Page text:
bloodwoods were potentially more vulnerable to cavitation
than ironbarks (F =31.07, P <0.0001) and that vulnera-
bility was similar for sapling and adult bloodwoods. In
contrast, a significant age class difference in vulnerability
was apparent for ironbarks (F =9.18, P =0.0045); saplings
appeared to be more resistant to cavitation than adults.
Native embolism in stems collected in September 1996
was expressed as the percent loss of conductivity relative
to maximum conductivity at 0.5 MPa (Table 1). Although
losses of conductivity were less severe than predicted by
the vulnerability curves, there was a strong correlation
(r =0.97; P <0.001) between predicted and measured
values.
Fig. 3 The relationship between stem hydraulic conductance
(expressed as a percentage of maximum conductance) and applied
pressure (MPa) for adult and saplings of A E. erythrophloia and B
E. crebra complex at the Cardigan field site. Curves were fitted
using a second-order polynomial and each point represents the
average SE) of at least five individuals
Fig. 4 The relationship between stem hydraulic conductance
(expressed as a percentage of maximum conductance) and applied
pressure (MPa) for adult and saplings of A E. erythrophloia and B
E. crebra complex at the Hillgrove field site. Curves were fitted
using a second-order polynomial and each point represents the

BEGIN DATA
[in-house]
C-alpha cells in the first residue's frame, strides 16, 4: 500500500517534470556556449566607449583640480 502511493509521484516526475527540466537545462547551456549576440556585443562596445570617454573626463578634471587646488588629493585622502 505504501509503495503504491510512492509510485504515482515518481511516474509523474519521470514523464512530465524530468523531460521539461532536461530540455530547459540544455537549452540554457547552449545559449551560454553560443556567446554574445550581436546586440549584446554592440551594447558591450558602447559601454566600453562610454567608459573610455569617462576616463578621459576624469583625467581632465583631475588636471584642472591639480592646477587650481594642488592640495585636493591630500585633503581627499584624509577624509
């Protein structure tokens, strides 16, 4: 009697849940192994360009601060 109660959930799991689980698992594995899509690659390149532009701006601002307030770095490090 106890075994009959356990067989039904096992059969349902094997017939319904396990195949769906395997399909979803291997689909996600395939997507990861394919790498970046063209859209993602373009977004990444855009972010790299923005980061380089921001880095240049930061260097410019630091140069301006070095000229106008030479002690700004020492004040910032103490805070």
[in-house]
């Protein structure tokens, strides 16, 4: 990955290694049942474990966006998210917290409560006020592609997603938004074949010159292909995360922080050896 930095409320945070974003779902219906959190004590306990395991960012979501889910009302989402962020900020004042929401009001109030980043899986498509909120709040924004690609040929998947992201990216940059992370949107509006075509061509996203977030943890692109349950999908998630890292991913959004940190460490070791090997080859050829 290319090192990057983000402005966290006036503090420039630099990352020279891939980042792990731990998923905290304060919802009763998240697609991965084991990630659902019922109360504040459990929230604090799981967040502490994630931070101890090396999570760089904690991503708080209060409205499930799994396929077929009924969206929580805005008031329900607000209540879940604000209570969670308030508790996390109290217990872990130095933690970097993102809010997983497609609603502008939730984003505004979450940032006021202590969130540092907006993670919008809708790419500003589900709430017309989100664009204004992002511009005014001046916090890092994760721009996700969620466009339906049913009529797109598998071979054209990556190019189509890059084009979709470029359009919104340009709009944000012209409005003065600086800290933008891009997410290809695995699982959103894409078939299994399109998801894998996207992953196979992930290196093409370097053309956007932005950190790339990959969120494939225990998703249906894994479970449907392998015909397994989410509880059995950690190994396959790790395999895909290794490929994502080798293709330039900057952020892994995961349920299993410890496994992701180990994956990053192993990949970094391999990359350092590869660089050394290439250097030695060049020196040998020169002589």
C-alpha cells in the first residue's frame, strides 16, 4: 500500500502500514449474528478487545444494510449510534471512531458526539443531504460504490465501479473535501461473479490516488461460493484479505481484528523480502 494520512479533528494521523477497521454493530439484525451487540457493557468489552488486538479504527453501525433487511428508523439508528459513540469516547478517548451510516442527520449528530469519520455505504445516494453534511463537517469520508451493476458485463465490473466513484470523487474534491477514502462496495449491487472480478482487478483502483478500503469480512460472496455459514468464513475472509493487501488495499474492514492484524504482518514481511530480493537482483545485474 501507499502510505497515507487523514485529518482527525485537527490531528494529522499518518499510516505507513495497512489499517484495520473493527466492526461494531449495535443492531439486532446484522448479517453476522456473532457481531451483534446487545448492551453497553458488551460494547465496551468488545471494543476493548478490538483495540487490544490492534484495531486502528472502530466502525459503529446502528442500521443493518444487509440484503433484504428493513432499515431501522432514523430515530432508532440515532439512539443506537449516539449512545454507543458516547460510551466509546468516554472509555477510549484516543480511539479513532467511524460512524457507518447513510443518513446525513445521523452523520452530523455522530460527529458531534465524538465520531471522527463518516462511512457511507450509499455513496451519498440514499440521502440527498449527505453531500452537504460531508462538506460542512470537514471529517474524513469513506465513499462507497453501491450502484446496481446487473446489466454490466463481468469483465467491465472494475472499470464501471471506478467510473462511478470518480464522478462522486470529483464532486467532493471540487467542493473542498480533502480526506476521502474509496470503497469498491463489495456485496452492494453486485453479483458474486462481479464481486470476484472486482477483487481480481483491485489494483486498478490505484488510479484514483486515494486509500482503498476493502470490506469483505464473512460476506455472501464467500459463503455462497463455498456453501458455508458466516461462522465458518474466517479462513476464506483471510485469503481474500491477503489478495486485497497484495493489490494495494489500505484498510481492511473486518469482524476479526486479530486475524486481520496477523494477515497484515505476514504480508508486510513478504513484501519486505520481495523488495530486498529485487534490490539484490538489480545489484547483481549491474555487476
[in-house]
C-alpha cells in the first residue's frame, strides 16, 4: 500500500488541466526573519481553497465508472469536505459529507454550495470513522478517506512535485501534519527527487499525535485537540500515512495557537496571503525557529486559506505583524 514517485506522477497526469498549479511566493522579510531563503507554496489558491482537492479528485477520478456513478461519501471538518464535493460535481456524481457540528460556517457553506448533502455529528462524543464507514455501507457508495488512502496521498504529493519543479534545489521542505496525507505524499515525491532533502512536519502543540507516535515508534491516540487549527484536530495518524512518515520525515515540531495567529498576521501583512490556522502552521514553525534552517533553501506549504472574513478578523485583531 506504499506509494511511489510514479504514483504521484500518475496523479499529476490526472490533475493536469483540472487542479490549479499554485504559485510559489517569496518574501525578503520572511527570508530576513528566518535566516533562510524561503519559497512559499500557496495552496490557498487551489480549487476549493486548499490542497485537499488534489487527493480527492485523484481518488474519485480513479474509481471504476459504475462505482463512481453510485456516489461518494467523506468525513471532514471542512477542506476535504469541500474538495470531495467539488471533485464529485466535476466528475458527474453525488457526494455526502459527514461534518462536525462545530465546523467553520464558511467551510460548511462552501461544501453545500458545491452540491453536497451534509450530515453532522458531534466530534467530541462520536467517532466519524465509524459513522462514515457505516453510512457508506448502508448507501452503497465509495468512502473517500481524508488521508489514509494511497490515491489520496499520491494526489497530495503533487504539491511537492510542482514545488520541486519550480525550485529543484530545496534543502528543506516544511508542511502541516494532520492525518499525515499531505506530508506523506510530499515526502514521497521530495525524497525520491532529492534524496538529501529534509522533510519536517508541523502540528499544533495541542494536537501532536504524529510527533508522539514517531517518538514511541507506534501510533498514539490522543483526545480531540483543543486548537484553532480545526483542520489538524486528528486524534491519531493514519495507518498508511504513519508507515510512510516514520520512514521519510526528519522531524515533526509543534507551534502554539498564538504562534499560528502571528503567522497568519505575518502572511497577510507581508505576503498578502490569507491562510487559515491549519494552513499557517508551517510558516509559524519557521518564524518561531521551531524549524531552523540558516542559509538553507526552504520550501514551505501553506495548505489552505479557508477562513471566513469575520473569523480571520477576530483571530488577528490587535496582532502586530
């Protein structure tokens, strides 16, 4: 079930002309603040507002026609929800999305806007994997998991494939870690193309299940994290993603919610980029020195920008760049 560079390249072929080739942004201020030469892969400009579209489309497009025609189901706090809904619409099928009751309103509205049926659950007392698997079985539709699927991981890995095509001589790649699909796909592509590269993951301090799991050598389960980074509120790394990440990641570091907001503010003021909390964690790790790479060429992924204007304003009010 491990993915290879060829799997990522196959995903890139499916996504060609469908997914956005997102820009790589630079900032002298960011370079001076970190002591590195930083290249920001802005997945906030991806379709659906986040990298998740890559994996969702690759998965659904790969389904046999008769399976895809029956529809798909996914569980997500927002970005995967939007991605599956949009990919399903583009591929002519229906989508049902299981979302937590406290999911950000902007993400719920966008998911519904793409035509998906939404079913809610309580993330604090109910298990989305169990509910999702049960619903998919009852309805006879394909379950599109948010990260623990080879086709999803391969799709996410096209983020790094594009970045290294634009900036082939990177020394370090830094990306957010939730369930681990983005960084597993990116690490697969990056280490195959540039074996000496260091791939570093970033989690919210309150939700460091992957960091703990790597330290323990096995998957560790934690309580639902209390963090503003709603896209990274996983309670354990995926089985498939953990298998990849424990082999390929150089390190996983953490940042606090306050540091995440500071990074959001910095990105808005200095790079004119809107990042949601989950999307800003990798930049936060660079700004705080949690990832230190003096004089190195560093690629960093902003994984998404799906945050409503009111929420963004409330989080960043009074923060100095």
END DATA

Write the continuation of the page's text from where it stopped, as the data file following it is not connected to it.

average SE) of at least five individuals
Table 1 Native embolism of
stems collected in September
1996. Embolism is expressed as
percent loss of conductivity
(mean ± SE) relative to maxi-
mum stem conductivity at
0.5 MPa
Bloodwood (C. erythrofloia) Ironbark ( E. crebraE. xanthoclada)
Cardigan site
Adult plants 37.6% ±6.4 76.7% ±5.4
Saplings 60.1% ±8.2 68.8% ±7.5
Hillgrove site
Adult plants 40.8% ±3.5 69.8% ±6.9
Saplings 34.6% ±7.6 47.6% ±8.9
194
Discussion
Patterns of stem mortality
From our survey of stem mortality at both sites, it is clear
that there were strong differences among tree species in
susceptibility to dieback. In particular, the ironbark
populations at both sites exhibited much higher rates of
dieback than bloodwood populations. This differential
susceptibility among eucalypts to dieback has been
observed before in Queensland as well as other locations